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September 11, 2000


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Kandukondain in cash row


There was much media excitement when big-budget producer Kalaipuli Dhanu and adman-turned-director Rajiv Menon teamed up for Kandukondain Kandukondain.

And within the industry, there were sceptical eyebrows raised and bets placed on how long the honeymoon would last.

Admittedly, it was for a very brief while.

Rajiv Menon was introduced to Dhanu by Prabhu Deva (Menon's star in his directorial debut, Minsaara Kanavugal, later dubbed as Sapnay in Hindi). But almost immediately thereafter, Prabhu Deva dissociated himself entirely from the project, which opened the door for Ajith to walk in, for a leading role in the film that costarred Aishwarya Rai, Tabu and Abbas.

By the time the movie was released, Ajith's name was added to the growing list of the disenchanted. In this instance because he was completely sidelined in the promos. But we are jumping the gun a bit here.

Disenchantment began earlier, during the release of the film's audio cassette. Rajiv Menon had decreed that all personnel connected with the film would turn up for the release function in white kurta-dhoti combos. Composer A R Rahman, however, landed up wearing his trademark grunge look, thereby irking Rajiv Menon no end.

At the same function, whiz director Shankar was invited, then pretty much sidelined, causing much heartburn to the producer.

The film's production seemed interminable. What was originally planned as a Tamil New Year's day release overshot the deadline by a mile. And the cat was finally set among the pigeons when the director shifted the blame to Rahman's shoulders, saying the music composer had not given him the score on time.

What's more, in an interview to an English film weekly, the director complained that the producer, Dhanu, had not paid him a single penny for his efforts spread over close to two years.

When approached for comment, Dhanu -- whose reputation within the Tamil industry is that of a quiet, retiring man given to minding his own business and staying away from controversy -- said he had no official comment to make. 'The film is over and done with, I have moved on to my next project, why rake up unnecessary controversy?' was the producer's only comment.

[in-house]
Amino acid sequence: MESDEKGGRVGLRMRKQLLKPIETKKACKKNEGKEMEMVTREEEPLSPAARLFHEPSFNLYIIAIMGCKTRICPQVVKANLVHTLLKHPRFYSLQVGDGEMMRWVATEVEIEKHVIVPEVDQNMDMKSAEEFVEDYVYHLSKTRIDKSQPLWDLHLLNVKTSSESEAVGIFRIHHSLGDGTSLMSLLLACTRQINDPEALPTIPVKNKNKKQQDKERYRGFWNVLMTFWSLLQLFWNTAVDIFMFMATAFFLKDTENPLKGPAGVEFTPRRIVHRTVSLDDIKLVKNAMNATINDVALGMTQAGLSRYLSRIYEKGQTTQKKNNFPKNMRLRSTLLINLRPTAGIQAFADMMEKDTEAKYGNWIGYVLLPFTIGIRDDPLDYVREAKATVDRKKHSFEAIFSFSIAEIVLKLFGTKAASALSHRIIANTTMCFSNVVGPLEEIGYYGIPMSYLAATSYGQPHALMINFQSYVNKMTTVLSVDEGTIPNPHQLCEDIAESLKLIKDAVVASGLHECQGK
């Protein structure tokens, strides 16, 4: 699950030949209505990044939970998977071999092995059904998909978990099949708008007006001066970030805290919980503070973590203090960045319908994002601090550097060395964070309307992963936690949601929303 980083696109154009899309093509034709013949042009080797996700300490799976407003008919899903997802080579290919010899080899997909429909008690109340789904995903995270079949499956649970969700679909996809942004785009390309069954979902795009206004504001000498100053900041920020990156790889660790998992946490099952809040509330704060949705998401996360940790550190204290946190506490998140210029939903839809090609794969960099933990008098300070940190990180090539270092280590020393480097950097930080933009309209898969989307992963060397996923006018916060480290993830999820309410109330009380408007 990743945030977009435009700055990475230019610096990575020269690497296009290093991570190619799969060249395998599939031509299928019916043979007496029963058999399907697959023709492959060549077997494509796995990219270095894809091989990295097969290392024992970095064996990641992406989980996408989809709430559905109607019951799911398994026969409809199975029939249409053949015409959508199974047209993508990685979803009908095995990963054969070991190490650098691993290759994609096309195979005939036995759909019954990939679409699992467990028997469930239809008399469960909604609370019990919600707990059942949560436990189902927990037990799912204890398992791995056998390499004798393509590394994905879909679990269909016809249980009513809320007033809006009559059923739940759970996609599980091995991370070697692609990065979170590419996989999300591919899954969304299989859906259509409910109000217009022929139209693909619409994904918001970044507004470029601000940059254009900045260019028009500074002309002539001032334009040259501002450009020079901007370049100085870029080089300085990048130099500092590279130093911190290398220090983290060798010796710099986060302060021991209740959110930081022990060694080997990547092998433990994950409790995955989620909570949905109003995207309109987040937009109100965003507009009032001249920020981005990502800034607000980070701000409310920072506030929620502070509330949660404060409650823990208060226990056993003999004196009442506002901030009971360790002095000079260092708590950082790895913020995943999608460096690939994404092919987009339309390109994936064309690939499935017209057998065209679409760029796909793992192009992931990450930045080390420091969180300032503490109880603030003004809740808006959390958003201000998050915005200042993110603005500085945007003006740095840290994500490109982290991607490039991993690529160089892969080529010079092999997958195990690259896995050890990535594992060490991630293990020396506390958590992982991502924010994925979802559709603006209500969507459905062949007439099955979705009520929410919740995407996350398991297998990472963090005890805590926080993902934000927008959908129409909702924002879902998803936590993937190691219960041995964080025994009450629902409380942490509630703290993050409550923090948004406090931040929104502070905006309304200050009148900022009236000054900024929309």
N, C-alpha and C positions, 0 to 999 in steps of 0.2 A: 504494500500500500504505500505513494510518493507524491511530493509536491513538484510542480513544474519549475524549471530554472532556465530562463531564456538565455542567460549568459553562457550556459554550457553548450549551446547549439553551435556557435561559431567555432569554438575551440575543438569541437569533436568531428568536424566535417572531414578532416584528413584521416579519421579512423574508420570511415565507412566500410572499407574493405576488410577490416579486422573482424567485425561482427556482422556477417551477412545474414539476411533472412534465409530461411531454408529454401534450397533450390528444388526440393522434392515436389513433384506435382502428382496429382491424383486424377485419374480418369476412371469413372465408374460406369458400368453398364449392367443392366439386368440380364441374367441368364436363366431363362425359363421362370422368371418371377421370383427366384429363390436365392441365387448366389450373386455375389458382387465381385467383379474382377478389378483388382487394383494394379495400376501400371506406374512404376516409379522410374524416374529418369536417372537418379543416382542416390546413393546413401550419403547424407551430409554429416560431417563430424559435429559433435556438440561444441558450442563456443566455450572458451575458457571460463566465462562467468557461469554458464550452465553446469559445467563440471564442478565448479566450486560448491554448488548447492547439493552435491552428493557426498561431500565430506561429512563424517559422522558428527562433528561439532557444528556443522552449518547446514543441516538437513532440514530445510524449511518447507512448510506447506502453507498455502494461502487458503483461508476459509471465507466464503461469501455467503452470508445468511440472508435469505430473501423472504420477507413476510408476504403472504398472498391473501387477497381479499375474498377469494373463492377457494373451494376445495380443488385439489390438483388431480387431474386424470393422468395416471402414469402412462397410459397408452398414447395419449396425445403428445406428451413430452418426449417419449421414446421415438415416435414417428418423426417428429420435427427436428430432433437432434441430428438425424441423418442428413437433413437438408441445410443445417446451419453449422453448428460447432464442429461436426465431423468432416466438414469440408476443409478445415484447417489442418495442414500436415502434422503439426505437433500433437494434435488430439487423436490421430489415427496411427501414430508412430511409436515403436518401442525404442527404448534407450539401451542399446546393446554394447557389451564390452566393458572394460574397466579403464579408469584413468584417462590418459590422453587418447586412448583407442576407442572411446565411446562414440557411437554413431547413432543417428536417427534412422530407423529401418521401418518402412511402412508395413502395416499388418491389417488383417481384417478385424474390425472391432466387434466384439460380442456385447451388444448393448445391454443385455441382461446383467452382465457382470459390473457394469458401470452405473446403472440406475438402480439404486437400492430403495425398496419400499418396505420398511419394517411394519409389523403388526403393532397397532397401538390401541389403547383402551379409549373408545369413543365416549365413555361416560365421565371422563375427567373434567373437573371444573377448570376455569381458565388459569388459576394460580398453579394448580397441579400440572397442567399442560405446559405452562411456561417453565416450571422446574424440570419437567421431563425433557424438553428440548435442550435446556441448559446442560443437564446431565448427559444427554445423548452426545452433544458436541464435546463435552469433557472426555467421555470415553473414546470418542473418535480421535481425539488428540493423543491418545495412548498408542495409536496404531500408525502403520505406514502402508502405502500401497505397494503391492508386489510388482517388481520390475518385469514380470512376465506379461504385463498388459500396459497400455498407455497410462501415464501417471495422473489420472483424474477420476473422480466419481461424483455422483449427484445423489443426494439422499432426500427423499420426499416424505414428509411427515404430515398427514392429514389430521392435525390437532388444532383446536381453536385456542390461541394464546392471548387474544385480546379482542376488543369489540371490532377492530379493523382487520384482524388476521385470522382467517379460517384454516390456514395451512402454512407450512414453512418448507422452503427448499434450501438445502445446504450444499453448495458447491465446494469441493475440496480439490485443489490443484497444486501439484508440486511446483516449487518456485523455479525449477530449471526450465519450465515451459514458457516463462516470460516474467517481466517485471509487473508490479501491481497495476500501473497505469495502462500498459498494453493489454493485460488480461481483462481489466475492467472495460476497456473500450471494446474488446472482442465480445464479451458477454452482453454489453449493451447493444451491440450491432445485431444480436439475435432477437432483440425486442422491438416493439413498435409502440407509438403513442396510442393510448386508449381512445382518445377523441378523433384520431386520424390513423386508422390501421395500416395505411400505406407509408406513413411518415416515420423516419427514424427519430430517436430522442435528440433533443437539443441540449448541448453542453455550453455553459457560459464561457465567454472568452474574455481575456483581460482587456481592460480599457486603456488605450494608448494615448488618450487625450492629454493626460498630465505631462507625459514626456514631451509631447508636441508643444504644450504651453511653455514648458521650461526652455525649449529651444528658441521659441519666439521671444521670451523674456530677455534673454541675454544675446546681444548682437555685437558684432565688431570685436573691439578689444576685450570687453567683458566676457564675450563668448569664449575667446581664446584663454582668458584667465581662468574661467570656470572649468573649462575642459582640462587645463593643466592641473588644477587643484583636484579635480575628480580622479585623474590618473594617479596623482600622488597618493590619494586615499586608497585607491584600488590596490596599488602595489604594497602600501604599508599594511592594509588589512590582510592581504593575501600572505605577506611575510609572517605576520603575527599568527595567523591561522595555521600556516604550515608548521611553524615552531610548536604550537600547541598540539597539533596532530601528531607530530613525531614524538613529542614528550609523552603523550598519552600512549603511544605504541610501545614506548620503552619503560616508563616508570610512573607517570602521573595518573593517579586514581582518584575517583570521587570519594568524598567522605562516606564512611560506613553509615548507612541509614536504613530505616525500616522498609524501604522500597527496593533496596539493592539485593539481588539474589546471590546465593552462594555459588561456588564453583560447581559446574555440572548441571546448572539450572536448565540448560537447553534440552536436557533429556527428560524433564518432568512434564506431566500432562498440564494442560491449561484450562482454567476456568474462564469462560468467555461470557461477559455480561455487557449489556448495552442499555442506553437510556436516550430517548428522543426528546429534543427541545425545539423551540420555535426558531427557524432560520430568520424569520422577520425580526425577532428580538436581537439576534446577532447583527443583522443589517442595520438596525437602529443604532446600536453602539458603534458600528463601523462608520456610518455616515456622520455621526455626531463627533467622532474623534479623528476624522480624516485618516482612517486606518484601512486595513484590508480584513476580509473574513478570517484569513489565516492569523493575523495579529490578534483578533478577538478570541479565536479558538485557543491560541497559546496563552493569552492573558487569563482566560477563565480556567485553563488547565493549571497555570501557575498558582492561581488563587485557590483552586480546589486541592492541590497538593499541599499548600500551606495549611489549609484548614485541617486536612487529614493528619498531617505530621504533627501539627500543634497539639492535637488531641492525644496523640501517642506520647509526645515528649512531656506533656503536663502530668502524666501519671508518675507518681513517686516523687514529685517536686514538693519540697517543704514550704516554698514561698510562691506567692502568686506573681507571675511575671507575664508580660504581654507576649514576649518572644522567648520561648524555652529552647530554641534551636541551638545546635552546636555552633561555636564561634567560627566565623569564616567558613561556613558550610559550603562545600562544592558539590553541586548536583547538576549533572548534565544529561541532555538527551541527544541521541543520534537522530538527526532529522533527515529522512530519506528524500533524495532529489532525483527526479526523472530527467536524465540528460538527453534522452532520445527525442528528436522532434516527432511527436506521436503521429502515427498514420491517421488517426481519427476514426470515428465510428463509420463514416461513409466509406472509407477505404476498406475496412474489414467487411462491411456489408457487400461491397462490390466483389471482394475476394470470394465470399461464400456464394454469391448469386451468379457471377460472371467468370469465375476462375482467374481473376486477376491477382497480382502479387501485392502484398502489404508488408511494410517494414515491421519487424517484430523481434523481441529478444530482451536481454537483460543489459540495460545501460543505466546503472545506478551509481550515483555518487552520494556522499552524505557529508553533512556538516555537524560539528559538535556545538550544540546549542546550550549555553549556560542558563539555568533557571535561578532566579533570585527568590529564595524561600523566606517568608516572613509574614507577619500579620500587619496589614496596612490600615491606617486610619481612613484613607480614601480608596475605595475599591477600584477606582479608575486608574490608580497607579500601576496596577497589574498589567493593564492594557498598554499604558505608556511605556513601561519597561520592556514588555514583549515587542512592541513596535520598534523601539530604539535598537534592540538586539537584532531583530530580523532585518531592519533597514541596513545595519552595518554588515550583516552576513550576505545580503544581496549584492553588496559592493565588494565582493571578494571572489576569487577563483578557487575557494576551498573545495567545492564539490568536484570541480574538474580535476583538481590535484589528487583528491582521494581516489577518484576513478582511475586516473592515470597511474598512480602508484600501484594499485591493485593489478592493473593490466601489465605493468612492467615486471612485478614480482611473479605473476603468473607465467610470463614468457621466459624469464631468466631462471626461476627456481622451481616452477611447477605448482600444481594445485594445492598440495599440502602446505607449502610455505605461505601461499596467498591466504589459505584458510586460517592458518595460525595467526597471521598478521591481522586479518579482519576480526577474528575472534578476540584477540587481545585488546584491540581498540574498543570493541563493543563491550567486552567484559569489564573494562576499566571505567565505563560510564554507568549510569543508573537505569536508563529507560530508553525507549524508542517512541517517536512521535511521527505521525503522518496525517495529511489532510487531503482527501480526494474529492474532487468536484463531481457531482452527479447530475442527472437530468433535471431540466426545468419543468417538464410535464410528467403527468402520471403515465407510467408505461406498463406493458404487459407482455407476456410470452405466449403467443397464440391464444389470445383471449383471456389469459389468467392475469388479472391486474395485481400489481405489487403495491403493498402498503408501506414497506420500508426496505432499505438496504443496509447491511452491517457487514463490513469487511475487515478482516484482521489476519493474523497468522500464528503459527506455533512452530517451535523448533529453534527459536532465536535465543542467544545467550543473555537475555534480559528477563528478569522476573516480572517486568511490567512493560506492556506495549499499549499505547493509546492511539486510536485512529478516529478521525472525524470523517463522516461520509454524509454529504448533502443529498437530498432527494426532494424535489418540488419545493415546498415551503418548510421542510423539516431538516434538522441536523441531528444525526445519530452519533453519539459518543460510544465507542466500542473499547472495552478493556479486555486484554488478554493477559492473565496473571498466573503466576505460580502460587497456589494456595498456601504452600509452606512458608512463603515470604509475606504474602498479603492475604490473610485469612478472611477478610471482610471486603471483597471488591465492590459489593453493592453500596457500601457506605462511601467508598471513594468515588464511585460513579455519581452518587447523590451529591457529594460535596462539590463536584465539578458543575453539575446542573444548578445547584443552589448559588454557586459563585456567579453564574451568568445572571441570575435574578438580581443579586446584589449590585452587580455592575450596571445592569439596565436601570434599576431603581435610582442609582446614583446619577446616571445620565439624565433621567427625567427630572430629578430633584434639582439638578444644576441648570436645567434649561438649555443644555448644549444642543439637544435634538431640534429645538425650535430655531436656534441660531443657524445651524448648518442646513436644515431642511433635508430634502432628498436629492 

However, the accusation that Dhanu has not paid Rajiv Menon for his work as director on Kandukondain Kandukondain is on record. And when we began delving, we found a paper trail that is easy to follow -- and which tells a different trail.

The original deal between producer and director was very simple. Contractually, Dhanu would pay all expenses, while Rajiv Menon would be responsible for all casting, hiring of the crew and for direction. In return, Rajiv Menon asked for a 50 per cent share in all profits.

Dhanu, who has a reputation for pampering his directors, upped the ante and gave his director a 60:40 split in his favour, as per the contract.

Problems began almost immediately the film went on the floors. Aishwarya Rai, at the time of her signing, was considered an "unlucky" star. It was while the film was on the floors, in its initial stages, that she clicked with Taal and Hum Dil De Chuke Sanam.

From there on, it became impossible to get dates from her. The matter went into arbitration, but the hearing went against the makers of KKKK because Menon had not insisted on a signed agreement specifying the dates requirements with the star.